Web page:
Scott Goodman, a fellow prostate cancer survivor, has agreed to occasionally post on the blog. Scott, at the age of 45 years, was diagnosed with prostate cancer. In two short years, he has been diagnosed, undergone surgery, taken Ketoconazole with Prednisone and now finds himself starting chemotherapy. Scott bravely has agreed to chronicle his journey with the hope that it will help the rest of us on our journey with advanced prostate cancer.

I look forward to his future reports and pray that Scott and his family have a long journey. Scott, thank you for being so brave and sharing your personal experiences and feelings with us. – Joel

A new journey begins for me on Thursday. It has been a little over two years since I was diagnosed with prostate cancer. It all seems so surreal.

First, there was a random psa test given to me as a part of my quarterly blood work for diabetes. I had the diabetes well under control and felt great. I was enjoying life, playing golf, gardening and fishing. Summer weekends were spent toting my kids around the lake on kneeboards. Life was good.

Then I received the news of an elevated psa. My doc at the time said, “Don’t worry it is not very high. It is probably an infection.” My psa was 7.5. A repeat psa test showed the psa at 10.5. My head started to spin. At that time, I did not know what a psa test was or even what a prostate was for that matter. I was referred to the urologist for the dreaded DRE. At 45 years old, I thought I would not have to be in this position, literally, for a few more years.

My Urologist is an ex navy man who thankfully talks direct and does not sugar coat anything. After the DRE he felt a nodule and scheduled me for a biopsy. He called me on my 45th birthday and gave me the news. “You have prostate cancer and I need to see you right away.”

We decided to have surgery, I say we because every member of your family goes through the process with you. They may not feel the pain, the embarrassment, or the other vast array of emotions, but they do feel their own set of emotions. We elected to go with Dr C. because I felt comfortable with him. I trusted him then and I trust him now. I had robotic surgery on December 6th, 2006 and my psa a month later was .14.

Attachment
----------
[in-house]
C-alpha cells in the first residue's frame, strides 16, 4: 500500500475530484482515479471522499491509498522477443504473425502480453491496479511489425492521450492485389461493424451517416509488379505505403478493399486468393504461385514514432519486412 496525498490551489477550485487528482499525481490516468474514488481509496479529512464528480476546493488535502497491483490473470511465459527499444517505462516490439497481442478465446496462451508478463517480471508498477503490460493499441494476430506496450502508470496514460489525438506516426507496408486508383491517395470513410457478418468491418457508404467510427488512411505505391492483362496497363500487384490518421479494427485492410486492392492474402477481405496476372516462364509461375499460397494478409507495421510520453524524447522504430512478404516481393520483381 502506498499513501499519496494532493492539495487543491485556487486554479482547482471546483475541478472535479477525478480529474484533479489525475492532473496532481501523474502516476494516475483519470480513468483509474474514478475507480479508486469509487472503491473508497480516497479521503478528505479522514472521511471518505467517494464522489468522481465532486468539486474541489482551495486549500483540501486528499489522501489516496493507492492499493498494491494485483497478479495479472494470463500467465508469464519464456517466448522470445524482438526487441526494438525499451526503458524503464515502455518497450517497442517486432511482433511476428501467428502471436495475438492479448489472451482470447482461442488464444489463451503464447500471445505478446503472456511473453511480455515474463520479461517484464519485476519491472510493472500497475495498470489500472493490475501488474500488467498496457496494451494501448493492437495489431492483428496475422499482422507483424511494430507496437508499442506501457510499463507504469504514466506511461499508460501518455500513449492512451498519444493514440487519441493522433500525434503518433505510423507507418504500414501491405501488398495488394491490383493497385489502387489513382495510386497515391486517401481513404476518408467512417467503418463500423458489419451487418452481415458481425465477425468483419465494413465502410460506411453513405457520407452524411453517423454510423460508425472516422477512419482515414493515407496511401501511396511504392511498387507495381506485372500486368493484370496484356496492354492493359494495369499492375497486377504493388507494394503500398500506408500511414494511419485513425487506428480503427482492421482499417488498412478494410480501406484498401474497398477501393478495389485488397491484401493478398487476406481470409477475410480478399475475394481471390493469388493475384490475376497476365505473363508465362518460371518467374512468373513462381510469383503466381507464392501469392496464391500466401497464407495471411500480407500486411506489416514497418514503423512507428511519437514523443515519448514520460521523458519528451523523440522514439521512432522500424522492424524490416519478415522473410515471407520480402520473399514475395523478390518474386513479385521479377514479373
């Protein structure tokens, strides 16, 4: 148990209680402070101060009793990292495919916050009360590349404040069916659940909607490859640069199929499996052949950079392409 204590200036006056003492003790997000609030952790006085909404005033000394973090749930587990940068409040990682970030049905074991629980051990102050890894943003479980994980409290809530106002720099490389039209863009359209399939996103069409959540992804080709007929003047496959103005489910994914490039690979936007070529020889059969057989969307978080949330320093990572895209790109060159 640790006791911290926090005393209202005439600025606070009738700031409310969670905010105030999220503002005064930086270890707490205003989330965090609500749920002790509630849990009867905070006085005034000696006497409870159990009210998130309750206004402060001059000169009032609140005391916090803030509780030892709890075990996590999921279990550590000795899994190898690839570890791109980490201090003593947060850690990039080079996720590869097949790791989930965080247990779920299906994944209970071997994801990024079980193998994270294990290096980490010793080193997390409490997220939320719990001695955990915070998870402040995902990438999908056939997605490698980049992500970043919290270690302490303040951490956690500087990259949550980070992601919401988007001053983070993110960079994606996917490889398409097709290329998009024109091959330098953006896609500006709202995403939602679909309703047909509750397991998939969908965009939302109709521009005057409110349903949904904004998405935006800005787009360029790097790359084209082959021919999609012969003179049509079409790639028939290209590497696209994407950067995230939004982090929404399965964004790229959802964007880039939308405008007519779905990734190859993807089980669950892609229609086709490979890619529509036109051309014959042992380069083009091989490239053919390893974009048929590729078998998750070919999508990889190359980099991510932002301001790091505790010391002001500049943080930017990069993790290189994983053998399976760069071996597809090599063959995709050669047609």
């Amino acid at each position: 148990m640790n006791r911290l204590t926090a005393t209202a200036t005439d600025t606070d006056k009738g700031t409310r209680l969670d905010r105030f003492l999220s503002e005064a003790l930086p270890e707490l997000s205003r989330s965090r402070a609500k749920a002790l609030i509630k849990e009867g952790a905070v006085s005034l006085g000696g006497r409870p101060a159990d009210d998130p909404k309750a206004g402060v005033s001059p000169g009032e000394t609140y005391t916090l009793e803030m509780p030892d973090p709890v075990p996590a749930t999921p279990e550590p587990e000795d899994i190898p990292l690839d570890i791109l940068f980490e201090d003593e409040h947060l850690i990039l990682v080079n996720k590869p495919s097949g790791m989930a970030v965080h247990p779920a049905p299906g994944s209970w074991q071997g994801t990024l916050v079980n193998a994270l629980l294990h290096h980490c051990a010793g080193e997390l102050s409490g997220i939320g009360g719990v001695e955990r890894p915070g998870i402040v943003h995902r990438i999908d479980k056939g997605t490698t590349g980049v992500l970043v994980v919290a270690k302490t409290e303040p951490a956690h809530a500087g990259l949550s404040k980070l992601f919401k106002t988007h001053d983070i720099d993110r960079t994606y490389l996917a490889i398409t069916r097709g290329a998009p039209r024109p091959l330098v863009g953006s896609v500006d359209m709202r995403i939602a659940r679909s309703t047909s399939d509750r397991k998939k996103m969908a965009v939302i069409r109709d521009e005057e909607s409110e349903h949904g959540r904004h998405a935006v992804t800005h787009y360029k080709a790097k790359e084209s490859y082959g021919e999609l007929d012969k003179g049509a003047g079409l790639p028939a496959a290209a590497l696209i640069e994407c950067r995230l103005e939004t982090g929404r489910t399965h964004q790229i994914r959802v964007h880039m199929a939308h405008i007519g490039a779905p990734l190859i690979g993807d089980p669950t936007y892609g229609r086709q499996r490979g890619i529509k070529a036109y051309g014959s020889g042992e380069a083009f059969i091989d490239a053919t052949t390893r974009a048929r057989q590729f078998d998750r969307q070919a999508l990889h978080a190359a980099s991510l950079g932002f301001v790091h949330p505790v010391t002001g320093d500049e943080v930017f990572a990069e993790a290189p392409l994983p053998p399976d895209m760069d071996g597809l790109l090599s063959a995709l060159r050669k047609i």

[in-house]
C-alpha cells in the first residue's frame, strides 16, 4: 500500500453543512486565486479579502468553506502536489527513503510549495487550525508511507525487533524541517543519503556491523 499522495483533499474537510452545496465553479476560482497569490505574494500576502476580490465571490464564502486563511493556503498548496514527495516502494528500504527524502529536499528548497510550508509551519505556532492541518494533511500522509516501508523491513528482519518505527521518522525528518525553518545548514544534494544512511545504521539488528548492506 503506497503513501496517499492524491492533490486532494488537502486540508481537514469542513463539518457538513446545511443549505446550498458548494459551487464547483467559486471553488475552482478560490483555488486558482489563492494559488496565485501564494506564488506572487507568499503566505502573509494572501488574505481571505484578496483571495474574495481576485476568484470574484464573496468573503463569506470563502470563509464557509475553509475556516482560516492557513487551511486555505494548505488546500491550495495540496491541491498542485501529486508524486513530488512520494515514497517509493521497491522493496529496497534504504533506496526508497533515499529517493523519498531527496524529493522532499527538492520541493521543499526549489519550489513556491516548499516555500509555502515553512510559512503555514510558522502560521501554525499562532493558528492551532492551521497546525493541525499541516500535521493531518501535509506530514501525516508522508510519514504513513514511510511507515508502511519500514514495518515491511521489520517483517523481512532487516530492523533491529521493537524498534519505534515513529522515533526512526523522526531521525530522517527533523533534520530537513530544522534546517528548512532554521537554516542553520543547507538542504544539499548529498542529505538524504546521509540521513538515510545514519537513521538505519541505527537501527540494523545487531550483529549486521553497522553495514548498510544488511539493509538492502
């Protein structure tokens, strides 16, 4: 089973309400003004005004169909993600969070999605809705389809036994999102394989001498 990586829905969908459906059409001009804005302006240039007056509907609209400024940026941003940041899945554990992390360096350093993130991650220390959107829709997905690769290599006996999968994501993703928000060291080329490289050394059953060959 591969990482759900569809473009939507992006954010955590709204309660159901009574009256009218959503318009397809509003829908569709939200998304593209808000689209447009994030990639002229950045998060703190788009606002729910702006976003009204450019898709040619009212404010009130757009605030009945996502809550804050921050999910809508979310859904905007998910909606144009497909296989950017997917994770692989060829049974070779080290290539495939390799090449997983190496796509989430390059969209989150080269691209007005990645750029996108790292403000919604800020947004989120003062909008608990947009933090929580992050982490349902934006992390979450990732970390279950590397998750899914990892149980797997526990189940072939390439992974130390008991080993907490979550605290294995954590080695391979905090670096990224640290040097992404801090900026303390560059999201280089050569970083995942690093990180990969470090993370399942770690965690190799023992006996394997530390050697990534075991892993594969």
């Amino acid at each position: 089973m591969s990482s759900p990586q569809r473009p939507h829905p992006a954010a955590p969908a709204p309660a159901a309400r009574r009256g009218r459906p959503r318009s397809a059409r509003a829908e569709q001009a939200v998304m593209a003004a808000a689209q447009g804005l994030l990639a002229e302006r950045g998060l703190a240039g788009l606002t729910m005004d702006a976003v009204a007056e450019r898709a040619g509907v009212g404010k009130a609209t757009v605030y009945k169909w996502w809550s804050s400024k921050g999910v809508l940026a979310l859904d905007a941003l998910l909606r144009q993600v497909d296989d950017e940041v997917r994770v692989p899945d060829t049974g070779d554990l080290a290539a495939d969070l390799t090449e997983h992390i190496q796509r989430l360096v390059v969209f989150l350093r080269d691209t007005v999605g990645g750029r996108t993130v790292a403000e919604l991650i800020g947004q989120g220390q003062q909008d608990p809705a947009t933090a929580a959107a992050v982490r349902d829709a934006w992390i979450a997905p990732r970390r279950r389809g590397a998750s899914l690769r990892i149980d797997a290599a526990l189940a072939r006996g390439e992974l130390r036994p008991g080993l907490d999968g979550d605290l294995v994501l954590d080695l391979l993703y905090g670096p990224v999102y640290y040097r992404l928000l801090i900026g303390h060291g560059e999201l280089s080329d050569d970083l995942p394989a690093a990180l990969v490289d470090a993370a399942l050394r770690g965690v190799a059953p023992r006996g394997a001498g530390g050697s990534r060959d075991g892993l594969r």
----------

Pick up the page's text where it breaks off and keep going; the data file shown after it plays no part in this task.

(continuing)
I then went on and started hormone therapy. In the spring, I also started a course of radiation that lasted for eight weeks. My psa settled around .25 for a good year or so.

This last spring my psa started to rise! Then it doubled and kept on doubling every month! Dr C suggested I should go see an oncologist. We made an appointment at Duke and met with Dr R. She said she needed to get a feel for my cancer and to come back and see her again in three months.

Both of my Dr.’s have always taken the time to answer all of my questions and add their support. I have never felt rushed once they got in the room. Because my psa continued to rise, I started taking Ketoconazole with Prednisone. Unfortunately, it totally wiped me out and actually put in the hospital.

Dr C. said it was time to consider chemo and asked me to meet again with the oncologists. So, after all I did here I am. I start my first chemo treatment on Thursday.

I would like to thank all of you that have paved the way for the rest of us. Your stories have been an inspiration. I hope that my diary moving forward will help someone else get through this.

Scott Goodwin